Several weeks ago, I said in one of these Sunday pieces that for a sport that held the reputation of remaining the same through the years, baseball might be the most changed game played with a ball. That prompted a few readers who enjoy putting their friends on the spot to ask, "OK, so the game is changed. But, is it better today, or not?"
A tough, many-sided question, one that probably doesn't have a definitive answer. That much said, I'll give one anyway. No, it is not being played better today. The feeling here is that the caliber of play isn't as good as it was, say, 30 years ago.
And, I say that while fully admitting that athletes of today are bigger, stronger, faster. Times and records substantiate that fact in most other sports, so why should baseball be an exception? There is no question that there are great players today who would have been great in any era. There are also good players who would have been good any time. And they keep themselves in better condition in the off-season, although those of bygone eras would have, too, if the money had been enough so they didn't have to work other jobs in the winter to make a living.
The equipment also is improved. Uniforms are lighter, providing more freedom. Shoes are lighter and better made. Gloves are much bigger, with better design. Fields probably are in better condition.
OK, if all that is true, why isn't the game itself better? I just don't think there is as much depth of quality players. Almost every team has four or five players who would never have gotten to the major leagues 30 or 40 years ago. You see many who jump to the majors now who aren't ready, who haven't been in the minors long enough to learn their trade. They have more natural ability than those on the major-league roster, so they are rushed before they are ready, and must be taught the finer points of the game while at the major-league level.
I recall Hank Bauer once saying that after two years in the minors, and four in service during World War II, he came back to hit .313 in Class AAA, with 16 home runs and 79 RBI. Here was a guy with speed, power, defense and hustle. He could do it all.
He wasn't even invited to spring training. The New York Yankees told him, "Go back and have a good year next year, and we'll bring you to training camp the following season." He did, and finally made it with the Yankees at the age of 27, eight years after being signed.
Rex Barney, Orioles public address announcer, and a former Brooklyn pitcher now in the Dodgers Hall of Fame, said the other day, "The established guys didn't even like you then if they thought you hadn't paid your dues. Because I could throw hard, I didn't spend much time in the minors. When I came up, I took the spot on the roster of Curt Davis, a veteran. Some of the older guys resented it, and let me know it, until I had proved myself."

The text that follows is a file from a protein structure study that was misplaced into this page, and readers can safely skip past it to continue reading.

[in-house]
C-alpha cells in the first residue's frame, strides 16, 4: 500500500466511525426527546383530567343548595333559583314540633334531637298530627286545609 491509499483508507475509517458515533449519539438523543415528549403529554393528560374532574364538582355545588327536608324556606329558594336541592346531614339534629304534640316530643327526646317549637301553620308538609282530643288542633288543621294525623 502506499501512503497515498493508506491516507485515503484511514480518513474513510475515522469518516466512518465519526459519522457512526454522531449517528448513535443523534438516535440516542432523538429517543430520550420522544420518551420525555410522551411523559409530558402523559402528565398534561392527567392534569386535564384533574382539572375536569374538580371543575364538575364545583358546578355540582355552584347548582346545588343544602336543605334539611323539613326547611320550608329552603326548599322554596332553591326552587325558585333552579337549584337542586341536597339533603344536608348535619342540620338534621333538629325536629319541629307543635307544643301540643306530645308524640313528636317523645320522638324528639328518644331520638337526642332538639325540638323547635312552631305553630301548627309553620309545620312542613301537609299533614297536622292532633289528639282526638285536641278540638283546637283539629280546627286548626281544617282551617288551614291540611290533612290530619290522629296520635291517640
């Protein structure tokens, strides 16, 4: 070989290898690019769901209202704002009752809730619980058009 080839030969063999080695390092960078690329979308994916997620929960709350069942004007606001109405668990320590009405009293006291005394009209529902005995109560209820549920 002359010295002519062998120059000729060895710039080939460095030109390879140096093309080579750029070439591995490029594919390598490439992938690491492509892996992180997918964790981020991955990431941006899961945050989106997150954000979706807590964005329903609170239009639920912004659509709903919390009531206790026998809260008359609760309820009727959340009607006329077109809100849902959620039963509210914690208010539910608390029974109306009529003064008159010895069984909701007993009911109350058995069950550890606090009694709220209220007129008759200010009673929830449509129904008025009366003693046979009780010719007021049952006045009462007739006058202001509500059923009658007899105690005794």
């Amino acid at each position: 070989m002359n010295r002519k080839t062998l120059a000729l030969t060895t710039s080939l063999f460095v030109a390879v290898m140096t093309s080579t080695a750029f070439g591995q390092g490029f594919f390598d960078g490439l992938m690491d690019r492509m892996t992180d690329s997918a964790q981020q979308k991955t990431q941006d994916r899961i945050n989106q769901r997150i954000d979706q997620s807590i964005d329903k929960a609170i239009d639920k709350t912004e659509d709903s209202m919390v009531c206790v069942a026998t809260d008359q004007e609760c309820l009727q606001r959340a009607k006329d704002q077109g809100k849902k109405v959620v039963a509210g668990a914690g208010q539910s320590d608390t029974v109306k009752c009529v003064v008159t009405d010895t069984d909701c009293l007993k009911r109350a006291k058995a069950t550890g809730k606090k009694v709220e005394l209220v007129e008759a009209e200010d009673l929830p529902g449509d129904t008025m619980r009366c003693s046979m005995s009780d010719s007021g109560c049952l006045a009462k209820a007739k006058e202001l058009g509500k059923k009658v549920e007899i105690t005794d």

There are a lot of reasons depth isn't as good today. No. 1, there were only 16 major-league teams then, instead of 26, with many more players available to stock them. In 1949 and 1950, when the minors were at their peak, there were 59 minor leagues, with as many as 452 teams. Today, there are 17 leagues, with 170 teams.
Colleges, with their expanded schedules, make up some of the difference, but you can't expect to man 10 more teams with that much difference in numbers and keep quality the same.
Some organizations, such as the Dodgers, St. Louis Cardinals and Yankees, once had three Class AAA teams at the same time and, as Barney recalled, "The Dodgers had 26 farm teams when ......TC was with them. There would be 500 players at Vero Beach [Fla.] for spring training."
When baseball expands again by two teams, the quality of play will be further reduced, especially the pitching. In 1961, an expansion year, Jim Gentile hit .302, with 46 home runs and 141 RBI for the Orioles, and didn't win an individual league championship, because Roger Maris hit 61 home runs and Mickey Mantle 54, with Maris also knocking in 142 runs. Look for the outstanding players to set some records after the next expansion.
Why are there fewer minor-league teams and players today? For one thing, the televising of major-league games has reduced the demand for lower minors. Also, other sports have taken a toll. It used to be that all the best athletes went into baseball, because that was where the money and prestige was. Now, as much and in some cases more can be made in football, basketball, tennis, golf, boxing, etc.
Getting back to the original question, no, I don't think the overall quality of play is as good today as it used to be, but the game itself is more popular than ever. As long as there is good competition, with interesting races, and some individual standouts to watch, fans aren't too concerned with caliber of play, because baseball is still such a great game.
All of which is just one man's opinion, and doesn't have to be right.